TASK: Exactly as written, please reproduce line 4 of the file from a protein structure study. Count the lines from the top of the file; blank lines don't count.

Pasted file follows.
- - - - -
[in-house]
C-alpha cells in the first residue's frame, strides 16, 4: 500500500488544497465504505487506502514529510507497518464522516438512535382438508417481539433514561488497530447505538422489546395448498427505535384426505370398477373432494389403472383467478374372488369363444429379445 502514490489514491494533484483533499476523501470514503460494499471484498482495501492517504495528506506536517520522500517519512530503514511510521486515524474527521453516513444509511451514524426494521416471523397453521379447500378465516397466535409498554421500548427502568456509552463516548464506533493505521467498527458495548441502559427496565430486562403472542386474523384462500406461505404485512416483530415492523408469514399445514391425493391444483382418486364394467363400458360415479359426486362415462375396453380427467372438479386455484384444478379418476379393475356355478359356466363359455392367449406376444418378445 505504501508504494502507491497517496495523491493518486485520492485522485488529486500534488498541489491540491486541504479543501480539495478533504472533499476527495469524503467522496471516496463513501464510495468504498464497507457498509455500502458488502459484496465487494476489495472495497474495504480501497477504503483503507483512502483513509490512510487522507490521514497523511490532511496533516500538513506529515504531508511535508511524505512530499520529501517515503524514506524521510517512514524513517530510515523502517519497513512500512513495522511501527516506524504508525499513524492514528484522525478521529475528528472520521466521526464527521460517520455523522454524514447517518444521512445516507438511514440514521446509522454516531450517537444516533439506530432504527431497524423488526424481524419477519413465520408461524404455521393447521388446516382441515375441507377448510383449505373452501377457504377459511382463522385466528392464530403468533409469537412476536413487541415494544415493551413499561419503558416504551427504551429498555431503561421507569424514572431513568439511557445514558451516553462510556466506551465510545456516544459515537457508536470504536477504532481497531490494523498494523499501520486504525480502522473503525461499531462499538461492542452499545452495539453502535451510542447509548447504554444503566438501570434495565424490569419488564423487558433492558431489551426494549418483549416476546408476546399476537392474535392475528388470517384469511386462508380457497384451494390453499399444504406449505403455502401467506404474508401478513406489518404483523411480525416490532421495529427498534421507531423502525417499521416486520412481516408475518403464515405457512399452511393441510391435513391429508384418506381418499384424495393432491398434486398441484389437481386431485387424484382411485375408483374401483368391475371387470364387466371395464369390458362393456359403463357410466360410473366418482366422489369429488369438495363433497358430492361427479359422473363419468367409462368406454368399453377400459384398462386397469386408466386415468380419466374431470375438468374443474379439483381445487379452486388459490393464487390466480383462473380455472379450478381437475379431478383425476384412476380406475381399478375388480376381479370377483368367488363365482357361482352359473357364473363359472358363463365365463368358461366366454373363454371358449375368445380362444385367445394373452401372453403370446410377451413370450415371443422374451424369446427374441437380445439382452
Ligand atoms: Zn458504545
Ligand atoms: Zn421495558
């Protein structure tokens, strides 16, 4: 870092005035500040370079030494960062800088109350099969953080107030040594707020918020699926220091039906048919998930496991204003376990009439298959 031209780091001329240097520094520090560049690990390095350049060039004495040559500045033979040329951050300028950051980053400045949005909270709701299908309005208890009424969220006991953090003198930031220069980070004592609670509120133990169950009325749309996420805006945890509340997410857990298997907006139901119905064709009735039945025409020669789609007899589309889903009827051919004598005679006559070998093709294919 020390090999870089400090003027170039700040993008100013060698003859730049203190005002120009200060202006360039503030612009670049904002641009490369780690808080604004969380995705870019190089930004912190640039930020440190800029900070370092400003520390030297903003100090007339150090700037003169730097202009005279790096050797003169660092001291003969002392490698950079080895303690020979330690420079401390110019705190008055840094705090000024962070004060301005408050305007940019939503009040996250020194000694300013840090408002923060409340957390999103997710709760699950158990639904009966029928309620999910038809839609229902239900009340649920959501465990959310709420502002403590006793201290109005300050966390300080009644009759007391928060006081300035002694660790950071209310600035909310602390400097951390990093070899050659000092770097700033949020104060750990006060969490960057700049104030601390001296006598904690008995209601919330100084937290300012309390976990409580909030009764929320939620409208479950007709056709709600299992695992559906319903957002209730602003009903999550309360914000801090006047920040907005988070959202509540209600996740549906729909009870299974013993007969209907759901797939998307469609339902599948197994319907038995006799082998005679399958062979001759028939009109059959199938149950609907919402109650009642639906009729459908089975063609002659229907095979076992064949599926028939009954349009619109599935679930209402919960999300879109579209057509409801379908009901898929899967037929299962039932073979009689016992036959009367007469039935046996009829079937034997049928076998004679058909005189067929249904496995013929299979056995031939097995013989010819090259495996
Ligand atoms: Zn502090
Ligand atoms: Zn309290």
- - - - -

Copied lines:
Ligand atoms: Zn421495558